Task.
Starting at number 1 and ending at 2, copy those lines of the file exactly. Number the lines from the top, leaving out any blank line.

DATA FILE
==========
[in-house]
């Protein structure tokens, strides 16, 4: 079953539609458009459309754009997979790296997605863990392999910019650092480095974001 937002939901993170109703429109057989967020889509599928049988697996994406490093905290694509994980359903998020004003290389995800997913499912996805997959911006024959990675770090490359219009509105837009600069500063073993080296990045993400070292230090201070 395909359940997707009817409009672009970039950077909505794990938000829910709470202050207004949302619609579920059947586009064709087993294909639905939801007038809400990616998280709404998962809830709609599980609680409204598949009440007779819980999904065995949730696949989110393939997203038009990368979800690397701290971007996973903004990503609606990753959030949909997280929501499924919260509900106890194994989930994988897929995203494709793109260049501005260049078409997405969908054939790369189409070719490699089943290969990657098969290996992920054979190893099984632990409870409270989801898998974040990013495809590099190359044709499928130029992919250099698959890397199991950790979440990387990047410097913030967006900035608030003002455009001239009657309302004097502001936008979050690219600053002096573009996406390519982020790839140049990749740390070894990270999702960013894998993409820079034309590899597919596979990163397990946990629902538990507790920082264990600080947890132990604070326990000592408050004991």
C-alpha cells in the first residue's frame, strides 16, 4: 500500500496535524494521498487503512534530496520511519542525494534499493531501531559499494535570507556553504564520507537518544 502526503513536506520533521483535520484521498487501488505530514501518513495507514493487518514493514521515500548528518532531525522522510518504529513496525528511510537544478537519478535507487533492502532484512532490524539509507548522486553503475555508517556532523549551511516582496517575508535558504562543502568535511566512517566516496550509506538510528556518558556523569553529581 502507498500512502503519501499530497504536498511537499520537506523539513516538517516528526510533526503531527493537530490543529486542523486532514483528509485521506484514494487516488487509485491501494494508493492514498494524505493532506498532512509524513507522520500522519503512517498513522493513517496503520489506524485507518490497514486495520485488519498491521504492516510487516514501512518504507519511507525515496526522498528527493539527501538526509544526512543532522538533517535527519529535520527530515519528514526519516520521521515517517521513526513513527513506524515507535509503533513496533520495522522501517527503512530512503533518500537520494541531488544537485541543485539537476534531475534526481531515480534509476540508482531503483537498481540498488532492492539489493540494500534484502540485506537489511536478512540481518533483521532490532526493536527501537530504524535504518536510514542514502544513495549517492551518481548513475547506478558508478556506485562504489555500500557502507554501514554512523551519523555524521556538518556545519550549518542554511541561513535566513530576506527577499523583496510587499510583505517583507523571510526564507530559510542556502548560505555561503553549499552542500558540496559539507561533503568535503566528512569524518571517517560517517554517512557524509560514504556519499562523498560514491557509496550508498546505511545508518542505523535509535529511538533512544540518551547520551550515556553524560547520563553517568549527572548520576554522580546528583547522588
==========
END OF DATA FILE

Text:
[in-house]
């Protein structure tokens, strides 16, 4: 079953539609458009459309754009997979790296997605863990392999910019650092480095974001 937002939901993170109703429109057989967020889509599928049988697996994406490093905290694509994980359903998020004003290389995800997913499912996805997959911006024959990675770090490359219009509105837009600069500063073993080296990045993400070292230090201070 395909359940997707009817409009672009970039950077909505794990938000829910709470202050207004949302619609579920059947586009064709087993294909639905939801007038809400990616998280709404998962809830709609599980609680409204598949009440007779819980999904065995949730696949989110393939997203038009990368979800690397701290971007996973903004990503609606990753959030949909997280929501499924919260509900106890194994989930994988897929995203494709793109260049501005260049078409997405969908054939790369189409070719490699089943290969990657098969290996992920054979190893099984632990409870409270989801898998974040990013495809590099190359044709499928130029992919250099698959890397199991950790979440990387990047410097913030967006900035608030003002455009001239009657309302004097502001936008979050690219600053002096573009996406390519982020790839140049990749740390070894990270999702960013894998993409820079034309590899597919596979990163397990946990629902538990507790920082264990600080947890132990604070326990000592408050004991």